Which is the best paper for monochrome photos? - part 1 of 1 2

by Mike McNamee Published 01/04/2009

"we are blessed with an array of top-class papers..."

This is an agonisingly difficult choice to make. The reason for the pain is simple; we are blessed with an array of top-class papers and every photographer will have their favourite, although very few will have the time, opportunity, or inclination to test more than a handful. At Professional Imagemaker we have now tested something like 1,000 printer/paper combinations - that's our job! When trying to decide upon a paper you have to work your way through a number of options and find your way down through a family tree of the characteristics. Here is our attempt at describing the questions you need to answer.

First you have to decide on your printer, (should you have more than one?) which will also govern the maximum print size.

Then decide between matt or not matt surfaces - hence MK or PK inkset.

Decide if you are prepared to tolerate OBAs in your media.

Decide upon textured, smooth, lustre, or canvas as your surface finish.

Decide if you want 100% cotton rag or an alpha cellulose base.

Decide upon the paper caliper

Decide upon the paper weight. Fine Art Trade Guild demand 250gsm minimum for example. Some printers have a limit on paper thickness.

Decide upon sheet or roll stock (or even board).

Decide upon ABW printing (Epson only) or 'colour' or CIS

Blacks - based on Dmax, metamerism, etc.

The one thing you should not do is be seduced by the print before you, and allow the 'content' of the image to determine your choice. Just because you are looking at a magnificent Paul Gallagher print does not mean that his paper/ printer/workflow choice is right for you. Your work might be fundamentally different and fundamentally unsuited to his approach. On the other hand the quality of his prints may show you just how much depth you can invoke in an inkjet print!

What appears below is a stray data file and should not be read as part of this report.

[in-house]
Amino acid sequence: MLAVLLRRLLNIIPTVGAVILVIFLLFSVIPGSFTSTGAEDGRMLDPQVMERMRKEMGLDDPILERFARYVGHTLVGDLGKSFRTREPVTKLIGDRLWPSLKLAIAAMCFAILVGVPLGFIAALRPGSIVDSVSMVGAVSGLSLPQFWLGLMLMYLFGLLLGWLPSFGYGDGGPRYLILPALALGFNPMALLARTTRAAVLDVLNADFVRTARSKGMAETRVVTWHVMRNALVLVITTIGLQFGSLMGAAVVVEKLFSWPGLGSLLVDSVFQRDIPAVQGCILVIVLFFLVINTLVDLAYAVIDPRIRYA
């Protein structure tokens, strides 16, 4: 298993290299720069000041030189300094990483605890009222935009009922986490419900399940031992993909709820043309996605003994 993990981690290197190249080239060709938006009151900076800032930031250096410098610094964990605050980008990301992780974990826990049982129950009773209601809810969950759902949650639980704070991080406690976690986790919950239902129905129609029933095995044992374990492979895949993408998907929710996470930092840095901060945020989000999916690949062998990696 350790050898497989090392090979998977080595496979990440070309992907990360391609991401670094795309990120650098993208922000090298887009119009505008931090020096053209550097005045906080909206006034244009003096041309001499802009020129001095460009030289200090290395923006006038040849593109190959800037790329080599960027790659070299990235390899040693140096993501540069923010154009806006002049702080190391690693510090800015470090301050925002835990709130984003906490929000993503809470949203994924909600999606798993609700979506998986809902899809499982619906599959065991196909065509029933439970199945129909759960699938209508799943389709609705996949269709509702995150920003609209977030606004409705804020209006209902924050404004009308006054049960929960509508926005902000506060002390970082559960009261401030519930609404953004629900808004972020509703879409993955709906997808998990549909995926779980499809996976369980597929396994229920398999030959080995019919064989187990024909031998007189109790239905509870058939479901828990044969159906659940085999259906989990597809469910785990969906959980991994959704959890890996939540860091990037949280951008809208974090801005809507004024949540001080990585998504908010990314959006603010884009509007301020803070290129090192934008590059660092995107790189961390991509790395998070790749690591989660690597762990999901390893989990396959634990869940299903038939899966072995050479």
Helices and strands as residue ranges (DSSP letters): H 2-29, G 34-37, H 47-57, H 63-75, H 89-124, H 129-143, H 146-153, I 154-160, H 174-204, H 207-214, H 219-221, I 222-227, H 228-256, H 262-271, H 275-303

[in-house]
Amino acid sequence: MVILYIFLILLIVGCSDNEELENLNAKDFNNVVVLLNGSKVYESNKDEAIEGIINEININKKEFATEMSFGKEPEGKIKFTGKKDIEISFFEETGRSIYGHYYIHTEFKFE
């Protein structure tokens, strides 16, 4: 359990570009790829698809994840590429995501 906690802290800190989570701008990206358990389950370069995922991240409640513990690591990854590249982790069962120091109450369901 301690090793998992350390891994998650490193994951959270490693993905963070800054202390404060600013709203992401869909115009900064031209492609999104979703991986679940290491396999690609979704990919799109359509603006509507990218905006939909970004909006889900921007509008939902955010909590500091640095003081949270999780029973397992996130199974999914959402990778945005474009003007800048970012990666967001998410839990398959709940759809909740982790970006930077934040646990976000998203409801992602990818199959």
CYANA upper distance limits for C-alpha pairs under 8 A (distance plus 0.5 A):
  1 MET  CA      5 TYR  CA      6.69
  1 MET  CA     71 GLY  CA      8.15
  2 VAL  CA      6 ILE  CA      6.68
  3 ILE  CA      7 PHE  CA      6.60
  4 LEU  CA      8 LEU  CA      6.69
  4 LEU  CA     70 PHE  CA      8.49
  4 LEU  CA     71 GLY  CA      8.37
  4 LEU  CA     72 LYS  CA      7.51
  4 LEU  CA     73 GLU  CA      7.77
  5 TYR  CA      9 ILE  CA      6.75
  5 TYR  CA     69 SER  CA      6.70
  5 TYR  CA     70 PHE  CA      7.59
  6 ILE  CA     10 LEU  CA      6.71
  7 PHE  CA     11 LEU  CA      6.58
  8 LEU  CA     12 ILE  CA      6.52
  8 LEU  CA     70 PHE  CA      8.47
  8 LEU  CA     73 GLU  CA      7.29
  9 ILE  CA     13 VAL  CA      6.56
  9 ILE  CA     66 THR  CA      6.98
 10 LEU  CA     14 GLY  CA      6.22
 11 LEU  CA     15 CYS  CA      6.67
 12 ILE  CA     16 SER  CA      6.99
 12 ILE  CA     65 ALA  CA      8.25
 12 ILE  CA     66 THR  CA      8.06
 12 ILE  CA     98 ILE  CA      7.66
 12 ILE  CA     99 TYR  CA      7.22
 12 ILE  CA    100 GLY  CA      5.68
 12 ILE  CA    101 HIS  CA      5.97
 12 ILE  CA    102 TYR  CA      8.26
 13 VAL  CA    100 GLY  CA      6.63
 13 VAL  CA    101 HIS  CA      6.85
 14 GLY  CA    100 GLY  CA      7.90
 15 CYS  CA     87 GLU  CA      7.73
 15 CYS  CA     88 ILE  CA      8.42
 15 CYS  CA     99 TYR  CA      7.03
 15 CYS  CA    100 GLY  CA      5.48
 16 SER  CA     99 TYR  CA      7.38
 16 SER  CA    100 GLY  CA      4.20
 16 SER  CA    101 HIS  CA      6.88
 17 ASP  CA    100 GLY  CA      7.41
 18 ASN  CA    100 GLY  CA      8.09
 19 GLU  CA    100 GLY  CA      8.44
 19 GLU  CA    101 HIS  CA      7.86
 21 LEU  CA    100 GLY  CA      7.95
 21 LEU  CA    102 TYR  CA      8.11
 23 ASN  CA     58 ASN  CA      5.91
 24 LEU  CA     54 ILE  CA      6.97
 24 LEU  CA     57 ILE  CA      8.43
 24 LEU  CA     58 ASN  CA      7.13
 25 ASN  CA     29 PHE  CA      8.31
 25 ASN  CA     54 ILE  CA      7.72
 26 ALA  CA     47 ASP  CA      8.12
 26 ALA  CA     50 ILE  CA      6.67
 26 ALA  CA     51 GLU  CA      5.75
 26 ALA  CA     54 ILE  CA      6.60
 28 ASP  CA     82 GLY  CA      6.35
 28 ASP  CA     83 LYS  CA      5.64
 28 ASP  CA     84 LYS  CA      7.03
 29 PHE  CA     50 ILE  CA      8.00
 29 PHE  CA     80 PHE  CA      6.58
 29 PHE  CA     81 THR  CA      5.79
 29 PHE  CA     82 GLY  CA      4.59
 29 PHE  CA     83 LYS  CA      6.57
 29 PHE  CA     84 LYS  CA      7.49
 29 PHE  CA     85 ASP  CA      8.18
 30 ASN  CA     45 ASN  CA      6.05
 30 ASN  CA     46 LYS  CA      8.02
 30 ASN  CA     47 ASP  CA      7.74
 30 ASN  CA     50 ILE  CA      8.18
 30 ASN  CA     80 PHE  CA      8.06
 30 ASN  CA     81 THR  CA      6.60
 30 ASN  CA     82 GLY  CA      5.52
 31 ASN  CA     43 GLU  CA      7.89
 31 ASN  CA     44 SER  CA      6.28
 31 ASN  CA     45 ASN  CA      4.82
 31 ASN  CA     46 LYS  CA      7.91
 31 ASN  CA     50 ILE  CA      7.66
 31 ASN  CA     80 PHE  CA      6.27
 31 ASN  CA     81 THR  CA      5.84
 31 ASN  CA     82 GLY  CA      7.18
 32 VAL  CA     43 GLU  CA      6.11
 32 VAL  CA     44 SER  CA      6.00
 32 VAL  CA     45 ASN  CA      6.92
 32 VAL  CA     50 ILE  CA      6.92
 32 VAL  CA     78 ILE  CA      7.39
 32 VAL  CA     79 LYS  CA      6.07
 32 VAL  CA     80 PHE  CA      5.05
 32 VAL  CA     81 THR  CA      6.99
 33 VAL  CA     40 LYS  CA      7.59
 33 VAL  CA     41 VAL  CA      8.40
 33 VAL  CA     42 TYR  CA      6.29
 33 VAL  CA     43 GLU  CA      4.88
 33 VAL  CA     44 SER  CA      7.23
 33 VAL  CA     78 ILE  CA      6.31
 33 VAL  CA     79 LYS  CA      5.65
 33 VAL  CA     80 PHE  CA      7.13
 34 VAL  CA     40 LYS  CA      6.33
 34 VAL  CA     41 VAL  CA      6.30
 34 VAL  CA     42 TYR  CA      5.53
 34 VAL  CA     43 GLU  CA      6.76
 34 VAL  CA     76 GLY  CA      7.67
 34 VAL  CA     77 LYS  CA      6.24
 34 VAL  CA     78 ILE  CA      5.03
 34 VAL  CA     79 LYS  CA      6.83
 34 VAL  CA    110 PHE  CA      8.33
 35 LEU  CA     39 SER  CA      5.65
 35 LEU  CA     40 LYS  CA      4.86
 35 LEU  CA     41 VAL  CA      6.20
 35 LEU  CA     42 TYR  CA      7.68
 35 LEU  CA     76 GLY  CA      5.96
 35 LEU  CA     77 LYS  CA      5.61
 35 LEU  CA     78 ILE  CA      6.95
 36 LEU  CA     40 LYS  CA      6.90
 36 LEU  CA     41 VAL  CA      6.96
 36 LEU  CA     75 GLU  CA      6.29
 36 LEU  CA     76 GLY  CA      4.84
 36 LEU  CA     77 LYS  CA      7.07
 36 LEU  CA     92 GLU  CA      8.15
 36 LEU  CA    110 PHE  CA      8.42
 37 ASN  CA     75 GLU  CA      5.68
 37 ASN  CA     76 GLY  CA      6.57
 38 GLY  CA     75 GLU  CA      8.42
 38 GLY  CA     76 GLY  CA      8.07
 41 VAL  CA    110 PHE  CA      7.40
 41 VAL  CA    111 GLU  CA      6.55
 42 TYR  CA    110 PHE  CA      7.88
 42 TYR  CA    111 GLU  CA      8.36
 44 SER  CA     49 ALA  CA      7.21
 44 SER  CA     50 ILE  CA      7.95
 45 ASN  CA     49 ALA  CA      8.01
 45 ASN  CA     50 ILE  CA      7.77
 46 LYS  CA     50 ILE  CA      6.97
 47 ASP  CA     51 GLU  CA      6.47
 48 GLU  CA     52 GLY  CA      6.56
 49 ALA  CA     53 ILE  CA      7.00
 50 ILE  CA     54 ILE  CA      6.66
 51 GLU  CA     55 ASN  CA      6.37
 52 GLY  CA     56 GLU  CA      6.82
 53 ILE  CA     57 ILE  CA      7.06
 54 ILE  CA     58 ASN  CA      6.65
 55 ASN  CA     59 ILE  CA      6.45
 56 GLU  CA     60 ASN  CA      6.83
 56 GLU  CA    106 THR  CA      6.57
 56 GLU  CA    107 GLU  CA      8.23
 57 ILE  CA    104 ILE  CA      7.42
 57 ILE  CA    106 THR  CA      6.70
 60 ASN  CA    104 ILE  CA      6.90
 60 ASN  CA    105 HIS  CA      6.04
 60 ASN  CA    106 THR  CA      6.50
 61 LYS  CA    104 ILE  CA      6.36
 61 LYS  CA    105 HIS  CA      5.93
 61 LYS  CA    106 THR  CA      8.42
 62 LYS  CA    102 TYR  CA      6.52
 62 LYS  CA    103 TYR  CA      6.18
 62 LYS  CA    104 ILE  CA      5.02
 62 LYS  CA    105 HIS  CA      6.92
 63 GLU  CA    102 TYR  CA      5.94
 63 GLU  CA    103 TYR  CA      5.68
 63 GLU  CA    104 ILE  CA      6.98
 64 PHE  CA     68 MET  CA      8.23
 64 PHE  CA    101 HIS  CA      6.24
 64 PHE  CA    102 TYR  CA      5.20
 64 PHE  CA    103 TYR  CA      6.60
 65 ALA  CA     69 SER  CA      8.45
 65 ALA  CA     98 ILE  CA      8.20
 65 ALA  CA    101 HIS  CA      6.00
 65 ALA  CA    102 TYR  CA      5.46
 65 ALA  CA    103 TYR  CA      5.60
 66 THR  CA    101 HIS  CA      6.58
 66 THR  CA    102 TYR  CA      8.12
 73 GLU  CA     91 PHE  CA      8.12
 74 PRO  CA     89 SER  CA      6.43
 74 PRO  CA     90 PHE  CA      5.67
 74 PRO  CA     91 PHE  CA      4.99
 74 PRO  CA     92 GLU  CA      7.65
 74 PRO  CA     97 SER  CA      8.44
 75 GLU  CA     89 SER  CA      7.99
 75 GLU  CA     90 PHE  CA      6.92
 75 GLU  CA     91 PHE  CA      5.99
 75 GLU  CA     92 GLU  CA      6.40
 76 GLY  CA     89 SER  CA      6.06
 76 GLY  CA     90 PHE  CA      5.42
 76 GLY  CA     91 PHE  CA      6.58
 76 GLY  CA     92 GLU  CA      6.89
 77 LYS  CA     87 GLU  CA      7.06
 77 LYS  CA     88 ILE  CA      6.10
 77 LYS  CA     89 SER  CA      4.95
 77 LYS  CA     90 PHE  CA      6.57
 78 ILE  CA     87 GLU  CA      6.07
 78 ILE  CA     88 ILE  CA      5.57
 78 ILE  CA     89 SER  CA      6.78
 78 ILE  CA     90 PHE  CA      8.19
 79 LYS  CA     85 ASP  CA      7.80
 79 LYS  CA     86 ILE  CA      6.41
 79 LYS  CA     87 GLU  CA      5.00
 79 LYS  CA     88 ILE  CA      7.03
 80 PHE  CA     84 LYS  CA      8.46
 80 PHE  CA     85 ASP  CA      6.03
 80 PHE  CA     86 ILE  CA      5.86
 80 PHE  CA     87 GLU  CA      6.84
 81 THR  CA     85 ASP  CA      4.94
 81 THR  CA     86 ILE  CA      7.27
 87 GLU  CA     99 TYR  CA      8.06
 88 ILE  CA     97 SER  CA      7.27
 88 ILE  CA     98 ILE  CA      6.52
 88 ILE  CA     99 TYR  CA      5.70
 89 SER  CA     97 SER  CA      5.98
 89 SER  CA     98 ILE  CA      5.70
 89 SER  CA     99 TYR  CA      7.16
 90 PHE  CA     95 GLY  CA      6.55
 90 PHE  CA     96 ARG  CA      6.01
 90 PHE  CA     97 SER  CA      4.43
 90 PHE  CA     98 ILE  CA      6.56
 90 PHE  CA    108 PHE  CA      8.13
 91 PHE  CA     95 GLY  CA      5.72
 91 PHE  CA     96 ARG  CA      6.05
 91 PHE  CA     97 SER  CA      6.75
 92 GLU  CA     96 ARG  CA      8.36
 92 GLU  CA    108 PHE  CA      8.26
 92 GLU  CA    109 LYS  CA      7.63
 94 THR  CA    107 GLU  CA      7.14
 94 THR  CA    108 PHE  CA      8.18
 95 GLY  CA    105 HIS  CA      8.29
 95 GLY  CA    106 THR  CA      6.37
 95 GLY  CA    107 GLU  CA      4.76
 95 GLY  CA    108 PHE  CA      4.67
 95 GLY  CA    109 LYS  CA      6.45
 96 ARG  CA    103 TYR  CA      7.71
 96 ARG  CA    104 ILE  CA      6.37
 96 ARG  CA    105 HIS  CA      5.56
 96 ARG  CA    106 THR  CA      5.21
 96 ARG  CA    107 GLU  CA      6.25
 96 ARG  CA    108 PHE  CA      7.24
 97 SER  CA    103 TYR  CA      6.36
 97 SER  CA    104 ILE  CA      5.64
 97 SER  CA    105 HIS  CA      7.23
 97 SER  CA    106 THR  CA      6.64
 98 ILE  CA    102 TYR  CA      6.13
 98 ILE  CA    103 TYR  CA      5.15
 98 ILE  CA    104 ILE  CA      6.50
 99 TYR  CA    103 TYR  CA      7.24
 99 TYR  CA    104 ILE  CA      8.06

The other thing you should avoid is making side-byside comparisons of matt and gloss/lustre prints. The two types are so fundamentally different that matt will always look a little 'flat' alongside its flashy, high-Dmax cousin. However, if you allow the matt image to stand alone (and never show a client both) it can import wonderful subtlety to the viewer. It is highly unlikely that an image file prepared for a gloss paper will print perfectly to a matt paper especially in the deeper tones.

The slightest tendency to over-saturate the matt paper with too much ink can bring unexpected and unpleasant surprises; a light touch may be needed. If you imagine that such finesse can be achieved with profiling and instruments you may be in for a shock. It is far more likely that you will have to make proof copies and experiment. One advantage of inkjet over silver halide is that you can anticipate much greater print-to-print consistency. Providing you archive the correct file and keep notes about the settings, it is most likely that you will be able to produce identical prints for some time after the first-offs.

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1st Published 01/04/2009
last update 30/03/2017 10:42:44

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